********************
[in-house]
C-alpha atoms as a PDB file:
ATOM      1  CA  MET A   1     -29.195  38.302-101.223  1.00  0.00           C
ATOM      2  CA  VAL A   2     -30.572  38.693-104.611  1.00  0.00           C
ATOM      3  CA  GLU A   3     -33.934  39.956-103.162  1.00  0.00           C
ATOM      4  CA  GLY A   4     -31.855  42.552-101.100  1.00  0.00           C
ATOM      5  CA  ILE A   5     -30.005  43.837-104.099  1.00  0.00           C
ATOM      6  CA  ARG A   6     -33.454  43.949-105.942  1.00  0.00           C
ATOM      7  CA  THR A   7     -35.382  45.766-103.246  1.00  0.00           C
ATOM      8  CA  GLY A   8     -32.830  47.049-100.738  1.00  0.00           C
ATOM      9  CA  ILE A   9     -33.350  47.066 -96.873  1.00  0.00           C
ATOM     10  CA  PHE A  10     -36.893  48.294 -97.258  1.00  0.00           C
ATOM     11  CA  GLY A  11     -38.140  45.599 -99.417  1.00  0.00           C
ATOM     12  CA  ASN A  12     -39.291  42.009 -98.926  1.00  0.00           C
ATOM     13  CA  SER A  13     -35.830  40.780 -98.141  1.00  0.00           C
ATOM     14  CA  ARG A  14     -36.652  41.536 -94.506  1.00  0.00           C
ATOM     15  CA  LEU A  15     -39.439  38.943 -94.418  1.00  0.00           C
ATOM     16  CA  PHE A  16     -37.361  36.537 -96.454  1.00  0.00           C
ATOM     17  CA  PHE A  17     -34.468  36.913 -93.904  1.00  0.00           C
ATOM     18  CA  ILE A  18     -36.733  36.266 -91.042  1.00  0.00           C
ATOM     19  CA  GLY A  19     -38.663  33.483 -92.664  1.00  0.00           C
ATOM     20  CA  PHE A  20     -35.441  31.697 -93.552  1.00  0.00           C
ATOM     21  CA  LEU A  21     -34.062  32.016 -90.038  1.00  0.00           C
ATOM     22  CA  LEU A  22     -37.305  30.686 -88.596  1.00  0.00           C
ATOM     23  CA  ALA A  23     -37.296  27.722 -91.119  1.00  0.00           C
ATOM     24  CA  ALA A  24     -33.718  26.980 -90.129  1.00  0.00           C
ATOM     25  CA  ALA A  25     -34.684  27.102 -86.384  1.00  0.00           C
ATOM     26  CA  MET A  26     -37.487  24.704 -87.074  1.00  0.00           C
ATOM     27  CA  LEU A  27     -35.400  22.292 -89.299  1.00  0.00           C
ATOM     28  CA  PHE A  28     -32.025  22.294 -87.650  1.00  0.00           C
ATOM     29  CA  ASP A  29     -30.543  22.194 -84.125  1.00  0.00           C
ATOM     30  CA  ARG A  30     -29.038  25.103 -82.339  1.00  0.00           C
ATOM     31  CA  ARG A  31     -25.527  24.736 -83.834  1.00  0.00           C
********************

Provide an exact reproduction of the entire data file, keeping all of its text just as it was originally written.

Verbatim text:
[in-house]
C-alpha atoms as a PDB file:
ATOM      1  CA  MET A   1     -29.195  38.302-101.223  1.00  0.00           C
ATOM      2  CA  VAL A   2     -30.572  38.693-104.611  1.00  0.00           C
ATOM      3  CA  GLU A   3     -33.934  39.956-103.162  1.00  0.00           C
ATOM      4  CA  GLY A   4     -31.855  42.552-101.100  1.00  0.00           C
ATOM      5  CA  ILE A   5     -30.005  43.837-104.099  1.00  0.00           C
ATOM      6  CA  ARG A   6     -33.454  43.949-105.942  1.00  0.00           C
ATOM      7  CA  THR A   7     -35.382  45.766-103.246  1.00  0.00           C
ATOM      8  CA  GLY A   8     -32.830  47.049-100.738  1.00  0.00           C
ATOM      9  CA  ILE A   9     -33.350  47.066 -96.873  1.00  0.00           C
ATOM     10  CA  PHE A  10     -36.893  48.294 -97.258  1.00  0.00           C
ATOM     11  CA  GLY A  11     -38.140  45.599 -99.417  1.00  0.00           C
ATOM     12  CA  ASN A  12     -39.291  42.009 -98.926  1.00  0.00           C
ATOM     13  CA  SER A  13     -35.830  40.780 -98.141  1.00  0.00           C
ATOM     14  CA  ARG A  14     -36.652  41.536 -94.506  1.00  0.00           C
ATOM     15  CA  LEU A  15     -39.439  38.943 -94.418  1.00  0.00           C
ATOM     16  CA  PHE A  16     -37.361  36.537 -96.454  1.00  0.00           C
ATOM     17  CA  PHE A  17     -34.468  36.913 -93.904  1.00  0.00           C
ATOM     18  CA  ILE A  18     -36.733  36.266 -91.042  1.00  0.00           C
ATOM     19  CA  GLY A  19     -38.663  33.483 -92.664  1.00  0.00           C
ATOM     20  CA  PHE A  20     -35.441  31.697 -93.552  1.00  0.00           C
ATOM     21  CA  LEU A  21     -34.062  32.016 -90.038  1.00  0.00           C
ATOM     22  CA  LEU A  22     -37.305  30.686 -88.596  1.00  0.00           C
ATOM     23  CA  ALA A  23     -37.296  27.722 -91.119  1.00  0.00           C
ATOM     24  CA  ALA A  24     -33.718  26.980 -90.129  1.00  0.00           C
ATOM     25  CA  ALA A  25     -34.684  27.102 -86.384  1.00  0.00           C
ATOM     26  CA  MET A  26     -37.487  24.704 -87.074  1.00  0.00           C
ATOM     27  CA  LEU A  27     -35.400  22.292 -89.299  1.00  0.00           C
ATOM     28  CA  PHE A  28     -32.025  22.294 -87.650  1.00  0.00           C
ATOM     29  CA  ASP A  29     -30.543  22.194 -84.125  1.00  0.00           C
ATOM     30  CA  ARG A  30     -29.038  25.103 -82.339  1.00  0.00           C
ATOM     31  CA  ARG A  31     -25.527  24.736 -83.834  1.00  0.00           C